- Associated Press - Sunday, June 19, 2016

OKLAHOMA CITY (AP) - Oklahoma’s longest-serving members of the U.S. House face primary election opposition from challengers who say the incumbents’ time in Washington has put them out of touch with constituents back home and their votes do not represent voters’ values.

Third District Rep. Frank Lucas, the senior member of Oklahoma’s delegation, faces fellow Republican Desiree Brown of Hennessey in the June 28 primary, in which Lucas is seeking a 12th term in the sprawling western Oklahoma district. The winner will meet Democrat Frankie Robbins of Medford in the Nov. 8 general election.

In southwestern Oklahoma’s 4th District, Rep. Tom Cole is vying for an eighth term against a pair of Republican challengers, Norman pastor James Taylor and Army veteran Shawn Roberts of Lawton. A runoff, if needed, will be conducted on Aug. 23. The GOP winner will meet Libertarian Sevier White of Norman and the winner of the district’s Democratic primary between Bert Smith of Moore and Christina Owen of Norman in the general election.

Lucas, of Cheyenne, said his seniority in Congress has permitted him to take leadership roles on issues important to Oklahomans, particularly agriculture and energy. Lucas is a former chairman of the House Agriculture Committee and also serves on the House Committee on Financial Services and as vice chairman of the House Committee on Science, Space and Technology.

“I’m actually proud of our accomplishments,” Lucas said.



In 2014, Lucas introduced legislation that would amend some provisions of the Dodd-Frank Wall Street Reform and Consumer Protection Act, which has been attacked by conservatives for unduly restricting financial institutions. Lucas said he supported lifting the ban on U.S. oil exports to allow producers to sell surplus supplies and help bolster Oklahoma’s struggling energy industry.

“There’s people hurting,” Lucas said.

Cole said he also supported lifting the ban and favors reigning in federal regulations that he said stifle energy producers.

“Generally, you want to re-ignite the economy,” he said.

A member of the House Appropriations, Rules and Budget committees, Cole said he has never voted for a tax increase and has consistently voted to reduce spending.

“I think it’s a very consistently conservative record, but I’m practical enough to get things done,” Cole said.

The incumbents’ primary challengers claim the incumbents’ lengthy service and votes on spending and debt have fueled discontent among conservative voters - a message that has resonated with some voters.

“There needs to be a change,” said trucker Ed Taylor of Lawton. “People shouldn’t be in there that long. They lose touch with their constituents.”

Voter Suzanne Johnson, who helps run her family’s farm in Alfalfa County in northwestern Oklahoma, said Lucas’ voting record rivals that of some Democrats in Congress.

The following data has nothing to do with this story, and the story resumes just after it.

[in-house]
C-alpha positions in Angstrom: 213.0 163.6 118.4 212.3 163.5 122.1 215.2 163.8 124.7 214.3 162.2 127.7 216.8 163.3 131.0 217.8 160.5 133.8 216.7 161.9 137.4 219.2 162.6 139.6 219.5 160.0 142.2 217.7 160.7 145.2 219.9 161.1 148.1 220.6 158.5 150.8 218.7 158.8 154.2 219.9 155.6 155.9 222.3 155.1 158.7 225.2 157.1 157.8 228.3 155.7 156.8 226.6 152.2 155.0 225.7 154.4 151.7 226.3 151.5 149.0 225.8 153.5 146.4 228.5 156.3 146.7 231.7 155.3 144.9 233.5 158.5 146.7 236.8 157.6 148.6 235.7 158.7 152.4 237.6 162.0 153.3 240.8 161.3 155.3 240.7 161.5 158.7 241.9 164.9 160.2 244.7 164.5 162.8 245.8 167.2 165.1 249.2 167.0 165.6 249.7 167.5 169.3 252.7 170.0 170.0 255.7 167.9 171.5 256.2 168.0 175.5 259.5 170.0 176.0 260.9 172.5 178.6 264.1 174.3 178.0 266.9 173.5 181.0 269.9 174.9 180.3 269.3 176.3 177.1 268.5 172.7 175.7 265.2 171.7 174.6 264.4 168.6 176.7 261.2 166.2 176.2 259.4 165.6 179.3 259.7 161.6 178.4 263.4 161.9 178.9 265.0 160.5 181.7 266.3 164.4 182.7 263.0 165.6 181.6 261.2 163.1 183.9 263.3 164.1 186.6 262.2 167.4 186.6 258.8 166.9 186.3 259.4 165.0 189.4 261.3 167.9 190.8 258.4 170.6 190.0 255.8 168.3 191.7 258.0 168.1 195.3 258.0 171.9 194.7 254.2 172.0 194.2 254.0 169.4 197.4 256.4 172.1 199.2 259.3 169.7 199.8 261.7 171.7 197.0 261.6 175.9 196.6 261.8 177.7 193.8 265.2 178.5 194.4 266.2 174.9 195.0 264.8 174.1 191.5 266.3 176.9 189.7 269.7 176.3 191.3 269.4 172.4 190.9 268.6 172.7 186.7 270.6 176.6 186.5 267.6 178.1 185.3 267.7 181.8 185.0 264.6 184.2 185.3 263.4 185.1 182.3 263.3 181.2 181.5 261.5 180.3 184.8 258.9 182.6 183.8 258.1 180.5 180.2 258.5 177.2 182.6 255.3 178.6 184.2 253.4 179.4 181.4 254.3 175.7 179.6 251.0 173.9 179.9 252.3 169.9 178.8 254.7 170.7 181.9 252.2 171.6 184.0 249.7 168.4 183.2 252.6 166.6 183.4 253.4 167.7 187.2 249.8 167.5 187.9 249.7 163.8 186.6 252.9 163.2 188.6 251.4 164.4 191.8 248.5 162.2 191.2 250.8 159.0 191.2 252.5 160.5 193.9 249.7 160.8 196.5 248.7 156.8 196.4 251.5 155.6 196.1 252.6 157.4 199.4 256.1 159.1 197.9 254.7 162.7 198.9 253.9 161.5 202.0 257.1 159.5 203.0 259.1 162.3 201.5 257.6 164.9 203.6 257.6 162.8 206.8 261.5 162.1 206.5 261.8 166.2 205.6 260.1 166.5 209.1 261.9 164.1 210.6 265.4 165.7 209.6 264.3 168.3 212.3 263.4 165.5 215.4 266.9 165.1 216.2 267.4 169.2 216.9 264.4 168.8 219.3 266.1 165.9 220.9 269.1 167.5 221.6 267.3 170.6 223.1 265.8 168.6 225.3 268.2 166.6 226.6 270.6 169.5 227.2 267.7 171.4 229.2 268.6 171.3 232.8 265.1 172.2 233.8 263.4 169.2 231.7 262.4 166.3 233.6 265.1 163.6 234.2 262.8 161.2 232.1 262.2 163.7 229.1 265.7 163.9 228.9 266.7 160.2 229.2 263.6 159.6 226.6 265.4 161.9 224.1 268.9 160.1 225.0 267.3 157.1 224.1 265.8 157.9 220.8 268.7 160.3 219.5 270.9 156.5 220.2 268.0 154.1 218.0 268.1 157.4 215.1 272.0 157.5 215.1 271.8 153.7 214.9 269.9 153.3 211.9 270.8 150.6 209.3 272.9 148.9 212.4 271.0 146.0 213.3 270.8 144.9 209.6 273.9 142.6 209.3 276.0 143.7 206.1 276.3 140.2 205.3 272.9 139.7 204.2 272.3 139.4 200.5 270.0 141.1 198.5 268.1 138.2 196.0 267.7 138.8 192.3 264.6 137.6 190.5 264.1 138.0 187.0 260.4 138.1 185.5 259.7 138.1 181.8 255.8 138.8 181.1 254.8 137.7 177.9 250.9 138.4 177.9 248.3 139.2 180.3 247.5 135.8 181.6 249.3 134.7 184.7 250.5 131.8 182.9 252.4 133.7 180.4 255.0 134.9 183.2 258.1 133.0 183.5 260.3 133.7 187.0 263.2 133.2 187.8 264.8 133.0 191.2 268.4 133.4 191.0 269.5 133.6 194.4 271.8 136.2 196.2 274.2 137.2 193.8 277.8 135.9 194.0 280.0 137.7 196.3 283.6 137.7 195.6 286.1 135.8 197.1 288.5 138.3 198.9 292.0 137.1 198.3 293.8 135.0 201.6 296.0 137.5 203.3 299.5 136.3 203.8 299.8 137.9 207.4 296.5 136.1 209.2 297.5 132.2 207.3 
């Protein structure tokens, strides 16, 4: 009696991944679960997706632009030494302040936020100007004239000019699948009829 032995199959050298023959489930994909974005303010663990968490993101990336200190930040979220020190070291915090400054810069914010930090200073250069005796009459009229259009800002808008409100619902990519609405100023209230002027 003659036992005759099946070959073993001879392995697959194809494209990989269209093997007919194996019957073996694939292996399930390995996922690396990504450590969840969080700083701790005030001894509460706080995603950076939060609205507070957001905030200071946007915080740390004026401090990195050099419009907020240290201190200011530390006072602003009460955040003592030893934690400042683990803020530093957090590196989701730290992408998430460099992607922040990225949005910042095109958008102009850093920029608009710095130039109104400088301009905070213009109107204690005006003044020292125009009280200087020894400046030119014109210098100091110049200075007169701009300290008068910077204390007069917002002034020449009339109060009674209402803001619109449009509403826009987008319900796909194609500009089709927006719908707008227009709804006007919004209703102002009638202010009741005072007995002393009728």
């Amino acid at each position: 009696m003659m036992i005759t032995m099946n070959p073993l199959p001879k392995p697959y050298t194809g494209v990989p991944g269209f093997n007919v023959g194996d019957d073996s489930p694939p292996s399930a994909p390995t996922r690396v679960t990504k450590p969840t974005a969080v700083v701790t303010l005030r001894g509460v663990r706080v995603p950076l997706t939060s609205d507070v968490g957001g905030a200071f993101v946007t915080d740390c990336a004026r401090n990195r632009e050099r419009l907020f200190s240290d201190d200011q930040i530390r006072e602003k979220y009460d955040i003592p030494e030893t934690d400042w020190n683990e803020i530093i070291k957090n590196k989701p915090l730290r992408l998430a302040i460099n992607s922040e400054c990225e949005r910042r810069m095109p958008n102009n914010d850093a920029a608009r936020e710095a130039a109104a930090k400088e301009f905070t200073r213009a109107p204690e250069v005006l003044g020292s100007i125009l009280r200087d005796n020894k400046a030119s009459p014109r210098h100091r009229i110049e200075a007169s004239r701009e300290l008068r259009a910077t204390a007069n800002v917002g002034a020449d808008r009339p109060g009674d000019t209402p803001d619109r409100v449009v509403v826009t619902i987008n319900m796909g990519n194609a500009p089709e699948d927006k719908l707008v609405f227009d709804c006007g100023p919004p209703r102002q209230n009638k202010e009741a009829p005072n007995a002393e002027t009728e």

“And he has continued to support outrageous unconstitutional spending,” Johnson said. “He has a complete disconnect to what’s going on.”

The Rev. James Taylor, pastor of Christ Church in Norman and a history teacher at Roosevelt Middle School in Oklahoma City, said he is running against Cole because he is concerned about his voting record.

“Someone has to run against him,” Taylor said. He said the national debt has tripled since Cole was first elected in 2002, belying his claims of conservatism.

Roberts, who retired from the Army in 2012 as a sergeant, said he disagrees with Cole’s support of spending legislation, measures he said has contributed to the nation’s debt.

“He has not met a spending increase that he doesn’t like,” Roberts said. He said Cole frequently supports spending programs favored by Democratic President Barack Obama’s administration.

“He’s not standing up and fighting when a vast number of his constituency is wholeheartedly against all that,” he said.

In the Democratic primary, Smith, a Vietnam veteran and retired Army lieutenant colonel who has run for the seat five times before, said he supports the federal health care law that Cole has voted to repeal 68 times.

“I totally disagree. He would love to take it down,” Smith said.

He said the Republican majority in Congress, which Cole is part of, “is taking apart veteran hospitals slowly but surely.”

“I support the veterans’ hospitals,” Smith said.

Christina Owen, Smith’s opponent in the Democratic primary, said she supports the legalization of marijuana for medicinal and recreational use and opposes wage inequality for women in the workplace. Active with Yes All Daughters, a support group for the victims of sexual violence, Owen said she will focus on human rights and civil rights, including issues involving American Indians.

“This is what I was called to do,” Owen said. “The whole point is to have an option, to have a voice.”

Desiree Brown, Lucas’ primary opponent, said she favors term limits for members of Congress.

“I also believe that the people who go up there are not supposed to be lifetime members,” said Brown, a cable splicing technician for AT&T; in Enid.

She said she favors limited government and less bureaucracy and opposes Lucas’ support of some spending proposals.

“We need to have someone who will stand up against that,” Brown said.

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